Mouthguards were first used in sport with boxers wearing a thin piece of rubber to protect the teeth from impacts. They have been developed in this century into becoming an indispensable aid in dental protection and care.
Injuries to the teeth, jaw and face require special treatment. The preventative value of mouthguards has been proven to significantly reduce the chance of an injury during sports*. Damage to the teeth does not heal up like a cut on the lip and the pain can be intense too.
The Pros & Cons of Mouthguards
There are basically 3 types of mouthguards available to anyone concerned with preventative teeth care –
- “Boil n’ Bite/Mouth-formed
Custom-made mouthguards are provided by your dental practitioner after a full mouth impression has been taken and sent for fabrication at a dental laboratory. The exact specifications ensure that your mouthguard has a comfortable and tight fit. This is the best protection your mouth can have and is highly recommended for children from a young age who play sports or grind their teeth.
The advantages of getting a customised mouthguard are
- It does not interfere with your speech or breathing
- It provides coverage for all your teeth and cushions your jaw
- It is comfortable while providing protection during sports and activities
- It will feel the most comfortable if worn at night to prevent teeth grinding
The drawback with getting a customised mouthguard is the initial financial outlay. They are considered the only viable option for anyone who is serious about preventative dental care.
Boil n’ Bite/Mouth-formed Mouthguards
This is a store-bought device that is soaked in hot water until soft, bitten down upon to take on the mould of the teeth’s shape and then sets in the shape of the bite impression.
The advantages of this type of mouthguard are
- It provides an average quality mouthguard for a cost-effective price
- It is available at pharmacies and sporting goods suppliers
- For the financial outlay, it has a better fit than store bought pre-made mouthguards
The drawbacks of this type mouthguard is they tend to wear out quickly and need to be replaced often for protection to remain beneficial. They feel bulky in the mouth which can make breathing and speech difficult. This means they are not recommended for use at night for teeth grinding.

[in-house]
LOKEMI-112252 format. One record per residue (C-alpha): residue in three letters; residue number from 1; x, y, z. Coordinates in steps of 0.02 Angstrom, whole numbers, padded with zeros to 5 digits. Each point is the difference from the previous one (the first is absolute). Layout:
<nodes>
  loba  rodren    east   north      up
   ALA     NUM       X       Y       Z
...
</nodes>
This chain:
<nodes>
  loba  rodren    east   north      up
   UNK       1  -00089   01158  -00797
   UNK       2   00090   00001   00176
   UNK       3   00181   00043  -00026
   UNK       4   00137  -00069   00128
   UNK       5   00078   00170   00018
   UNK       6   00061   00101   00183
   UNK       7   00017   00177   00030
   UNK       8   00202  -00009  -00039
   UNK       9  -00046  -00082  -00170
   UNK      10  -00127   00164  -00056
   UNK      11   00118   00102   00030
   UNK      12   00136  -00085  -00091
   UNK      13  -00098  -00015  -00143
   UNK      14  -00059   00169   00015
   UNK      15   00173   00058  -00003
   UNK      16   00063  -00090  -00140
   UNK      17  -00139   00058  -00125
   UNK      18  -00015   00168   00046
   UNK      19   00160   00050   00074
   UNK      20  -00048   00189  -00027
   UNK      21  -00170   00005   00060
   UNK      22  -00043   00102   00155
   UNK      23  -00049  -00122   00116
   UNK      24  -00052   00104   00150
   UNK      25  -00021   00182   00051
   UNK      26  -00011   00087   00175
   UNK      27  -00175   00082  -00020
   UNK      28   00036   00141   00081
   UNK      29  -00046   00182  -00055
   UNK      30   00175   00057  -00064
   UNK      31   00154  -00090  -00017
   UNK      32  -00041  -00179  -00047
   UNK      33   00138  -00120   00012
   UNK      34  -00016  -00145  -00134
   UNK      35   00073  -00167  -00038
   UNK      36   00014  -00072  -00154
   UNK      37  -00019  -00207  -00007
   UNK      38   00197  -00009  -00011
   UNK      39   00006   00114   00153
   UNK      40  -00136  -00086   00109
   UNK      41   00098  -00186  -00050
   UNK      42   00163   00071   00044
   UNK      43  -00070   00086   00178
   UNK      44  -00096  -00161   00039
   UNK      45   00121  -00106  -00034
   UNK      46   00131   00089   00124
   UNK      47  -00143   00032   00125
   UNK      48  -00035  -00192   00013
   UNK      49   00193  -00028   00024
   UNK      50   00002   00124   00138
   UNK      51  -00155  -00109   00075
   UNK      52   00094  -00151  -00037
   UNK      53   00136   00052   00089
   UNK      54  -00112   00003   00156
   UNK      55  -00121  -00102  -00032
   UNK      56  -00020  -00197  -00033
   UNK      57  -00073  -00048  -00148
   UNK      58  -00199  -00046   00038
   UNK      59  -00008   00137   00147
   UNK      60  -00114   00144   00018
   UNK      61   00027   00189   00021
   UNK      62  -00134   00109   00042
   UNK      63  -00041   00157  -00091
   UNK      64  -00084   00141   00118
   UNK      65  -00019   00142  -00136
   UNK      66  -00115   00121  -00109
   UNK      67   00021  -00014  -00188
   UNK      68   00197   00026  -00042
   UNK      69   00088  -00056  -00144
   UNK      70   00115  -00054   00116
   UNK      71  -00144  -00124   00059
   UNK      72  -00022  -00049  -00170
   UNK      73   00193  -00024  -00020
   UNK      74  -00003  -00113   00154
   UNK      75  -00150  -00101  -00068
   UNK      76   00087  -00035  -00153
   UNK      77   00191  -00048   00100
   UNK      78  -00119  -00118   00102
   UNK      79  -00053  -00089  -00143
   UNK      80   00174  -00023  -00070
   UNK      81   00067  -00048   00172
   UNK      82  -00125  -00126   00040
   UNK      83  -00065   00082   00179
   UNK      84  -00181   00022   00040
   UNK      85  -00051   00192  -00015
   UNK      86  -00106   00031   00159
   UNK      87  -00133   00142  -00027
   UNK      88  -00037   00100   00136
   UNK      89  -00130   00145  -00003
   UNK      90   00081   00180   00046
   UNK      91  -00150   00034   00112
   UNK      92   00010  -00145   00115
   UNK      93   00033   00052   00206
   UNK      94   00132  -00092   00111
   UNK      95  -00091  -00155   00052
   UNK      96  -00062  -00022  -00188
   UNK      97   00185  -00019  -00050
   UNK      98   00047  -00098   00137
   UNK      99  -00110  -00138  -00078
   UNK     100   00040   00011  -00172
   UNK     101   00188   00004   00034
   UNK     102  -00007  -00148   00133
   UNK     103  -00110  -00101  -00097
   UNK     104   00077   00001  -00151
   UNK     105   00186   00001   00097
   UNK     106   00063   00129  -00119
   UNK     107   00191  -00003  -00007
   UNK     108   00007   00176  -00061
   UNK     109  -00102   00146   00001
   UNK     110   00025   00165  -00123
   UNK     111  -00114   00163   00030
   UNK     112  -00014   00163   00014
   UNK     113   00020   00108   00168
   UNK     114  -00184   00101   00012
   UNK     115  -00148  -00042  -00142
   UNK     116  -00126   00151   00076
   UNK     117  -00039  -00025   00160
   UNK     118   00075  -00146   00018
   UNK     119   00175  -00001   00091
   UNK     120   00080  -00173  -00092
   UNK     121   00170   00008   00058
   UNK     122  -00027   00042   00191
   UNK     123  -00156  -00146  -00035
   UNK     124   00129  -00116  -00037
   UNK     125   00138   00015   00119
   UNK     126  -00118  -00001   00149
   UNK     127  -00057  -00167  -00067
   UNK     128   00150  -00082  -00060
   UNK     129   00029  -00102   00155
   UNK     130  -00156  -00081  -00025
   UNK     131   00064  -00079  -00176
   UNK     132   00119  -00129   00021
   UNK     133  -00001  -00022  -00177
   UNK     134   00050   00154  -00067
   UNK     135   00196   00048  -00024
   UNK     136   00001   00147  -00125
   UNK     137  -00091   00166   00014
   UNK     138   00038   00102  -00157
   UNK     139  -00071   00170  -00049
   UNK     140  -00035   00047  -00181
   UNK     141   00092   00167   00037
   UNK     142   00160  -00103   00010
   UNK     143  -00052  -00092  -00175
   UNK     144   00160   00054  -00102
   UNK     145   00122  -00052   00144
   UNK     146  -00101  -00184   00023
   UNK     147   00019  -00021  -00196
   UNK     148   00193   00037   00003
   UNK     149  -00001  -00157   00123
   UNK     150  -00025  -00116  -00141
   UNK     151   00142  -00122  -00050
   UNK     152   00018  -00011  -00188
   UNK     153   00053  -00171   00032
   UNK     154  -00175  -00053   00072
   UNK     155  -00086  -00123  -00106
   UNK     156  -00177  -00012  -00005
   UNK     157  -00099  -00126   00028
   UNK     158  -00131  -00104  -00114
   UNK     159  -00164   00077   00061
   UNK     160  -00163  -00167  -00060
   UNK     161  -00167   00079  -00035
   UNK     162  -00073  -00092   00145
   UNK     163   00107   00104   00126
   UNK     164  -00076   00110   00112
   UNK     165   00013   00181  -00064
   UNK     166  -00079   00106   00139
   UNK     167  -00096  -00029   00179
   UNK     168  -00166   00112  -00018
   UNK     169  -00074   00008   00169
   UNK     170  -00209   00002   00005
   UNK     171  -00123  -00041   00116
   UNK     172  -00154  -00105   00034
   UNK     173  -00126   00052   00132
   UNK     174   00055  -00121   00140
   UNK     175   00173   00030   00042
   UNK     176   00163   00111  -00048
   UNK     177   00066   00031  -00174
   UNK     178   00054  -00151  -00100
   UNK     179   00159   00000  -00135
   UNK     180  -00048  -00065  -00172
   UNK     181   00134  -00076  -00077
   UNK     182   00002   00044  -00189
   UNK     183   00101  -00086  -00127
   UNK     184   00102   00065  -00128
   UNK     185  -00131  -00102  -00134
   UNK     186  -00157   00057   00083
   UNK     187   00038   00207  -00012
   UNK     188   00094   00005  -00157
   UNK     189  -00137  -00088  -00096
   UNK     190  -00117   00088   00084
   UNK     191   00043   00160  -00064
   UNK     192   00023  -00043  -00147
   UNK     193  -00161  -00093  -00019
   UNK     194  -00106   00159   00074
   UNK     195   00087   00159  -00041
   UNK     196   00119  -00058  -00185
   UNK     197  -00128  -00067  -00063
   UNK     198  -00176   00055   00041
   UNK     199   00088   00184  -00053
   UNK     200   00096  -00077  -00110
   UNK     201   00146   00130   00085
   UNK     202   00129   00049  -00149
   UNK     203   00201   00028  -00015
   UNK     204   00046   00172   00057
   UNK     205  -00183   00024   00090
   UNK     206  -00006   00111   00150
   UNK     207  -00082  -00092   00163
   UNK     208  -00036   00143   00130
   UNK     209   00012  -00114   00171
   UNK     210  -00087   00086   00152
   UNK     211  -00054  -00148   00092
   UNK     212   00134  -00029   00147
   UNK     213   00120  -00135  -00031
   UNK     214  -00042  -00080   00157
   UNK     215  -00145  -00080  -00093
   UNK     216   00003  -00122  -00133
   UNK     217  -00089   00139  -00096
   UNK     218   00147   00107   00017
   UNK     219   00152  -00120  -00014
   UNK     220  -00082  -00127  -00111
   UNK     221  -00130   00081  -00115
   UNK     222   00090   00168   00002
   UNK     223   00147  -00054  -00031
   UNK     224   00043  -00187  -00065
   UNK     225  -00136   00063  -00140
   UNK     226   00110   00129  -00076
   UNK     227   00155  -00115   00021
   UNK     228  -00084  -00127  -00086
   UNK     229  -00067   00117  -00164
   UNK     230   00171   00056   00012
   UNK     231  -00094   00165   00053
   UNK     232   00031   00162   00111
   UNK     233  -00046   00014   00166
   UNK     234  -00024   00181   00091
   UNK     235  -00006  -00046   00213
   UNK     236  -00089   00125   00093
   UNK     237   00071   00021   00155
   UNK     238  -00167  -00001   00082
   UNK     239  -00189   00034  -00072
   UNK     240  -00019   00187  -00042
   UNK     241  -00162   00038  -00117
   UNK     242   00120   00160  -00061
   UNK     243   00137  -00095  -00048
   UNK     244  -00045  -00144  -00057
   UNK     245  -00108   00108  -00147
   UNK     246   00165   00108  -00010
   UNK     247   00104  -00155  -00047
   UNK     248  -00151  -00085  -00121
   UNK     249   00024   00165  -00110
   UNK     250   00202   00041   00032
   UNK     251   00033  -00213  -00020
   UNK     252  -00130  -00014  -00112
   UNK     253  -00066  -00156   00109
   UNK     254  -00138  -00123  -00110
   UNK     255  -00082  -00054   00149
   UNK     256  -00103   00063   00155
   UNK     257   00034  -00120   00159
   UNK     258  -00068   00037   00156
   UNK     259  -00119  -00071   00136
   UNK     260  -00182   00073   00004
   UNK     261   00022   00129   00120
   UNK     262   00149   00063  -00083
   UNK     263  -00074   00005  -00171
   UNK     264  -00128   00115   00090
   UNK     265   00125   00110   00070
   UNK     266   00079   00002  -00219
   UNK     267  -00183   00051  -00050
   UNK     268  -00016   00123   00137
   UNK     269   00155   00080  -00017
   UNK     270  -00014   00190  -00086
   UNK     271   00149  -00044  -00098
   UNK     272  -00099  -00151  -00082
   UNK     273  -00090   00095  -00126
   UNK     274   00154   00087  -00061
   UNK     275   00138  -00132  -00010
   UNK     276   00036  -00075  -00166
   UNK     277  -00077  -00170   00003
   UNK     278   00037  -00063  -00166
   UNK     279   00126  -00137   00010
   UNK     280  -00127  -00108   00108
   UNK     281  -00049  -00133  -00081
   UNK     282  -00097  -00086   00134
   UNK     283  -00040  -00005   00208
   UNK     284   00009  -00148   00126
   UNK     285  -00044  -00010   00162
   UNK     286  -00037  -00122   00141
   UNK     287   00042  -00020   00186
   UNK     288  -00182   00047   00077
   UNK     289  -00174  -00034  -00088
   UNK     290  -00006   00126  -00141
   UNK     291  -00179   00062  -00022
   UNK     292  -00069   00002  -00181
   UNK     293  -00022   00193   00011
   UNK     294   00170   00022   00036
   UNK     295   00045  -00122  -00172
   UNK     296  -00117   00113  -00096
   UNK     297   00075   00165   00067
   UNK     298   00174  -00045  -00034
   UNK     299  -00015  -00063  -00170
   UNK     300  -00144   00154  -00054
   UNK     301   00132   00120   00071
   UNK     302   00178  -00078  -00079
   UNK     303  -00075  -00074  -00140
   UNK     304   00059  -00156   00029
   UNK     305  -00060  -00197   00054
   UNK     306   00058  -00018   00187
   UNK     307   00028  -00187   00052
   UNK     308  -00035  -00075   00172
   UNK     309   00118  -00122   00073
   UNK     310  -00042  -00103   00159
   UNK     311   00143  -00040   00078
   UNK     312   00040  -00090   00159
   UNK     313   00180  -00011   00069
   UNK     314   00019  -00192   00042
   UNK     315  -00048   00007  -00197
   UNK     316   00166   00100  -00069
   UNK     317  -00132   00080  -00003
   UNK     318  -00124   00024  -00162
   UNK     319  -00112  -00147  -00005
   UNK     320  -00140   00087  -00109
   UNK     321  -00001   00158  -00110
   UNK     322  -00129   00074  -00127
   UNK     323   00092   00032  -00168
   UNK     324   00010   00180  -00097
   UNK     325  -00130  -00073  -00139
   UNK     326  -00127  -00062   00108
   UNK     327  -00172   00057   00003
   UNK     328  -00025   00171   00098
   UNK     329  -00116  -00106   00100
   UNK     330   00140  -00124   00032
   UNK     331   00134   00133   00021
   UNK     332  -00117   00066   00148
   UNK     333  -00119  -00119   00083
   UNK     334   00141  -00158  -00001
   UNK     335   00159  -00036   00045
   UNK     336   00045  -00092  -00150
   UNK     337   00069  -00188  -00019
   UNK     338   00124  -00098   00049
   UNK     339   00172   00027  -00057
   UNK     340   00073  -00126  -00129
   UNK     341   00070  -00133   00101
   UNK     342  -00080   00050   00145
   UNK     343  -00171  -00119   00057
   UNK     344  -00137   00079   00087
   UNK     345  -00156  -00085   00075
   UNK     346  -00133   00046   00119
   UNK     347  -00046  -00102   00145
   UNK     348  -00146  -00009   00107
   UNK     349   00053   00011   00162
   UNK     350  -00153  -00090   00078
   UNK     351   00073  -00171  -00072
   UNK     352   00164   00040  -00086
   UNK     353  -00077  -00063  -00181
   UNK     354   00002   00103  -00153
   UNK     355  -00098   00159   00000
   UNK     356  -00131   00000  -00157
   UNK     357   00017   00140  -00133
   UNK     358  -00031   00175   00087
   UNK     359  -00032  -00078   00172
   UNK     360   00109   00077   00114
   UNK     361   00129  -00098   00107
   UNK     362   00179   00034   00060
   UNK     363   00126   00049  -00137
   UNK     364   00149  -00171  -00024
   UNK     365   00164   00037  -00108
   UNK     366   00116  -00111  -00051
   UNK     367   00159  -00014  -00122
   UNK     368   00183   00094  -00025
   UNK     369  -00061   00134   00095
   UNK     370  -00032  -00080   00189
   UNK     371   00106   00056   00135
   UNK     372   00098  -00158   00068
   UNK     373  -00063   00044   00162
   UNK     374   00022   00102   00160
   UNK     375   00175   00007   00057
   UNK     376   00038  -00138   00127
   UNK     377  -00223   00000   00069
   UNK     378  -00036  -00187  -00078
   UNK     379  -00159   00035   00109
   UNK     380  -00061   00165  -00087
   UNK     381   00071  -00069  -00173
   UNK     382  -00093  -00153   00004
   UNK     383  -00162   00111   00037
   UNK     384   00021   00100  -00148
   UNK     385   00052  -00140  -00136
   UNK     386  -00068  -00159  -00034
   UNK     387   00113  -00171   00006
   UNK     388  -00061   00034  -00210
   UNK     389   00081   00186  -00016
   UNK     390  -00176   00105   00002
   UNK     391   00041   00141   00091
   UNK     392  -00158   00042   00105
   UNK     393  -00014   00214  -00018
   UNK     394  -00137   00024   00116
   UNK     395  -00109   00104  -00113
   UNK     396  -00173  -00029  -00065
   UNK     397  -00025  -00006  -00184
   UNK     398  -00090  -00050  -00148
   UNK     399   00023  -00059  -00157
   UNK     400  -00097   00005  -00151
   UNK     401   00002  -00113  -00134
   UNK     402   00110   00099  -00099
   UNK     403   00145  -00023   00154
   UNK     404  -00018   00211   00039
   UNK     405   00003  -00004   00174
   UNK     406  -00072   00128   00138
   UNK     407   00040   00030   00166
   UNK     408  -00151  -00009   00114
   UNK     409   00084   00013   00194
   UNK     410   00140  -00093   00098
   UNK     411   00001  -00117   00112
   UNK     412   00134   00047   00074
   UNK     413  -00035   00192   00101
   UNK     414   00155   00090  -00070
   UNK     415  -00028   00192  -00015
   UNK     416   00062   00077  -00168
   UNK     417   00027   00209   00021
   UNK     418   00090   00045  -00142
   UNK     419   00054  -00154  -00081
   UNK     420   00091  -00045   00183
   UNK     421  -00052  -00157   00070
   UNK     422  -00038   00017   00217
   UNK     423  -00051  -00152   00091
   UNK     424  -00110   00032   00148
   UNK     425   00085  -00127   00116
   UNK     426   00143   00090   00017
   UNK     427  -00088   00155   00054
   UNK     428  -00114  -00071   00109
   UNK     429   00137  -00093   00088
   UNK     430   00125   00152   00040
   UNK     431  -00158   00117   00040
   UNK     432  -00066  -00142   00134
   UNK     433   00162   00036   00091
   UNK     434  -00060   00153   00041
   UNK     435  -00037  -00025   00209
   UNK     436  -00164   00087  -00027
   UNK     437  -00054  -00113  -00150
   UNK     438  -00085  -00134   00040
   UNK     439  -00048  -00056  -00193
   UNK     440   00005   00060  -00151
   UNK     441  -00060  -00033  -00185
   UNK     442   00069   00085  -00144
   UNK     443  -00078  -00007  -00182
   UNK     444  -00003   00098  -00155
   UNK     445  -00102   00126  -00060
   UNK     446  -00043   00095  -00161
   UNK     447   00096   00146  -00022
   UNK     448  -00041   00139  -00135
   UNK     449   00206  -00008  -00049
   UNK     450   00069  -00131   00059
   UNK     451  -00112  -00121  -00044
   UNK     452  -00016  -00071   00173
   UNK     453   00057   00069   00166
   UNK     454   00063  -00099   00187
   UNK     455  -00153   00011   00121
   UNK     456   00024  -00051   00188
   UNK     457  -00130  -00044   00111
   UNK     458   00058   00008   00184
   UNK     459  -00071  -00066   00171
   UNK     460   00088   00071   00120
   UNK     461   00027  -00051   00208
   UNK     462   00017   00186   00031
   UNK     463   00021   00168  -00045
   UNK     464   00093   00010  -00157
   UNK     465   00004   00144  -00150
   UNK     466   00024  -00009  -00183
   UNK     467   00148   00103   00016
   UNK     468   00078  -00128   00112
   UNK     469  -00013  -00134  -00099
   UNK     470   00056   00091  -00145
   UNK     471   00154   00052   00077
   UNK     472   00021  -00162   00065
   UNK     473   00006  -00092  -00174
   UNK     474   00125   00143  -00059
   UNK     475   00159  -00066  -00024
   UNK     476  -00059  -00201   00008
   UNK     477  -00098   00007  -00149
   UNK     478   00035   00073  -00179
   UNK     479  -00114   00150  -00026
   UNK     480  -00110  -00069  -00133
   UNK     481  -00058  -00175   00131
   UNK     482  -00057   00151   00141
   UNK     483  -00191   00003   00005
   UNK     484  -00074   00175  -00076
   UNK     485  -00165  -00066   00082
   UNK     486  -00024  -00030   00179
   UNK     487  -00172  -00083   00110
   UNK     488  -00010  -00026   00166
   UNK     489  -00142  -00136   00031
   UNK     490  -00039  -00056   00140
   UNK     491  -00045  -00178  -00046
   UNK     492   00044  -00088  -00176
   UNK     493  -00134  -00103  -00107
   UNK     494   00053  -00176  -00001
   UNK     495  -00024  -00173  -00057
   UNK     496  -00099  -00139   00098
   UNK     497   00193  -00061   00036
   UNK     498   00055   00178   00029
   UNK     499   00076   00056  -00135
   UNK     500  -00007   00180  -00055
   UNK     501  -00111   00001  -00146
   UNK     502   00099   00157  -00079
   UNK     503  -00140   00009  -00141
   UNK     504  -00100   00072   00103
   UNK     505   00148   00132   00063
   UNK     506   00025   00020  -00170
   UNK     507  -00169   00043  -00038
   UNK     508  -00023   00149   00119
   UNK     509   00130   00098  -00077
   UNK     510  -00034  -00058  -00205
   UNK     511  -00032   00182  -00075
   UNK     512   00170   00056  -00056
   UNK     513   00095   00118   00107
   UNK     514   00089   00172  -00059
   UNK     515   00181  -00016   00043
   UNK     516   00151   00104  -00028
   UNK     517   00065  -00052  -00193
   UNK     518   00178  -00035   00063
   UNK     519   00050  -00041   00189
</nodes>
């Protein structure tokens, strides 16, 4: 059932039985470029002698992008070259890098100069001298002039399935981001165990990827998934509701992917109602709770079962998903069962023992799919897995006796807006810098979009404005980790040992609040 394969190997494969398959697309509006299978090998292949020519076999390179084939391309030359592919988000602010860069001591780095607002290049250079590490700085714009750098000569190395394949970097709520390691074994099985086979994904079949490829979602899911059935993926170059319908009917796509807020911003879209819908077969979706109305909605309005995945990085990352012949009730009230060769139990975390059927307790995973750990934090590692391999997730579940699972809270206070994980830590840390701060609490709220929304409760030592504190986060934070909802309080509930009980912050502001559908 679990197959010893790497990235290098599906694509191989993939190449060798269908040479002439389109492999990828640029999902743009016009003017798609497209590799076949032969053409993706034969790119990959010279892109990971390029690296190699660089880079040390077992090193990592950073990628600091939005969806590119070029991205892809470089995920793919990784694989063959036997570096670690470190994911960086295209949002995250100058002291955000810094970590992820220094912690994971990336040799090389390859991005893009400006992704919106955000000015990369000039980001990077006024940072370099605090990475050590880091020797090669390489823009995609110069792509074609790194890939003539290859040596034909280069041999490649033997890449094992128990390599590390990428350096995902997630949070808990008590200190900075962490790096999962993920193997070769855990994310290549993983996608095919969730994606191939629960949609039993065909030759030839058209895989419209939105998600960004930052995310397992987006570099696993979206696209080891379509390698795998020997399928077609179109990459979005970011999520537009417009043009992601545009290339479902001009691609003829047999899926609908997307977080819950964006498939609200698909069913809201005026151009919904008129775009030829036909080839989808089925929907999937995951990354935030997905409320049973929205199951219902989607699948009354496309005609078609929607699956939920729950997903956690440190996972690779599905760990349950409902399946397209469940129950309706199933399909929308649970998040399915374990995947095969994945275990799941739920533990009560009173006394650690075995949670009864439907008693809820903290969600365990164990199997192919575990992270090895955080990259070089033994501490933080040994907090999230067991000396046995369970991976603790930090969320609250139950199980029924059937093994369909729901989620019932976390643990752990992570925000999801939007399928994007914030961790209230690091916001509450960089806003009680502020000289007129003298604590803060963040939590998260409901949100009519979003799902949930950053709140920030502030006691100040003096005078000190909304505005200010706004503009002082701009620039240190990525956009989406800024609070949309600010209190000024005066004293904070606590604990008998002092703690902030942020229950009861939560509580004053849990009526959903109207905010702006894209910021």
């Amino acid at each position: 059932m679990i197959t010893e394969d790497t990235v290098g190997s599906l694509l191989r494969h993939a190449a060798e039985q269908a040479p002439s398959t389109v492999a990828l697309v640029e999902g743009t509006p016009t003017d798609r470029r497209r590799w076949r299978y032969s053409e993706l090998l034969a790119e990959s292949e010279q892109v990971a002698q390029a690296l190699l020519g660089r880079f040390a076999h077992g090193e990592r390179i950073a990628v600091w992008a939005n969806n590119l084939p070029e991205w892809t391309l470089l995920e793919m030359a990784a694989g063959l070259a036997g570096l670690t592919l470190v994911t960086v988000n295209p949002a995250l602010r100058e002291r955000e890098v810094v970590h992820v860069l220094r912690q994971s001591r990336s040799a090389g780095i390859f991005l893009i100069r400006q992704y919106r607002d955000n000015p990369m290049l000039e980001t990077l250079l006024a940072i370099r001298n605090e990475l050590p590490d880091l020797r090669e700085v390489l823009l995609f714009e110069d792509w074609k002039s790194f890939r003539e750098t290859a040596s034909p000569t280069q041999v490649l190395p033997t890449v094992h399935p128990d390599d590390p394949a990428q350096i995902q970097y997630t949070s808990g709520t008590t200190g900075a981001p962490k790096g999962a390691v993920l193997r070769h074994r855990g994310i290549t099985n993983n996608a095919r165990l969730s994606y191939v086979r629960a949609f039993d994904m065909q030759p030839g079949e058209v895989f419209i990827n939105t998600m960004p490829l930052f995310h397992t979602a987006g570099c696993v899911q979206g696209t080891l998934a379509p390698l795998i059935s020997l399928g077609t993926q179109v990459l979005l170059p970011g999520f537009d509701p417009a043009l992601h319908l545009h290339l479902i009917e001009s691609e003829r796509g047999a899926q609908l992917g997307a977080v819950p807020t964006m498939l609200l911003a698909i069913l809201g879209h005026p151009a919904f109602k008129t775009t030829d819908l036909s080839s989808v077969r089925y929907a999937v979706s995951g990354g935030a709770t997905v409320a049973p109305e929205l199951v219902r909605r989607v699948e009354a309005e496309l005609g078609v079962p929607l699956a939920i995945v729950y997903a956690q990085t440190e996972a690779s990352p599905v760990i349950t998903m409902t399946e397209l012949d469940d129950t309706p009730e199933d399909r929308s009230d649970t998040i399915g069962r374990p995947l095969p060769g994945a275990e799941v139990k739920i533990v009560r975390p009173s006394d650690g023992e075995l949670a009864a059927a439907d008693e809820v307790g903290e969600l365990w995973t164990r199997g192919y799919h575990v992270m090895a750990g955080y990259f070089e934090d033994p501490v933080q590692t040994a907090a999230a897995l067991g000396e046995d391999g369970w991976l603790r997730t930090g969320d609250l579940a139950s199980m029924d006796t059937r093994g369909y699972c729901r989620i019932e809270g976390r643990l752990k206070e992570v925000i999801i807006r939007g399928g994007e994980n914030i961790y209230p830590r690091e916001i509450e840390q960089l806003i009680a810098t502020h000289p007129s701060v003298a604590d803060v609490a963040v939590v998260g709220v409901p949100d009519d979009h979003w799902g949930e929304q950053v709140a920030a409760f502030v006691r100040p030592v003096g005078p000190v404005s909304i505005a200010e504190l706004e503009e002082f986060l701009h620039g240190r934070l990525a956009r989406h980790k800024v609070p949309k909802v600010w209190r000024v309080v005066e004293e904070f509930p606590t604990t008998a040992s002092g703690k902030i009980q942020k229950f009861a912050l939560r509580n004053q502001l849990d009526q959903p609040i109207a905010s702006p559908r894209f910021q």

Commercial or retail mouthguards are made from polyvinyl or rubber materials. The size selection comes in small, medium and large. They are standard issue for any sports play and are popular for this purpose.
The advantages of this type mouthguard are that they are commonly available in most activity and sports stores and are reasonably priced.
The drawbacks of these ‘one-size-fits-all’ type mouthguard is they are not able to be modified to fit the individual mouth. The lack of snugness makes it the least protective mouthguard choice. The size can be bulky and uncomfortable and needs the mouth to be closed to keep it in place. This will inhibit speech and breathing.
Proper Mouthguard Care
Like any piece of equipment, mouthguards need proper care. Washing in tepid soapy water and rinsing is needed both before and after use. Brushing your mouthguard using toothpaste and a toothbrush should be done after every use to eliminate germs and build-up.
A quick consult with your dental expert can help you choose which mouthguard is the best option for you.
*In 1995, a study of sporting injuries when the players used mouthguards reported only 0.7% orofacial injuries. When mouthguards were missing, orofacial injuries were reported at 34%.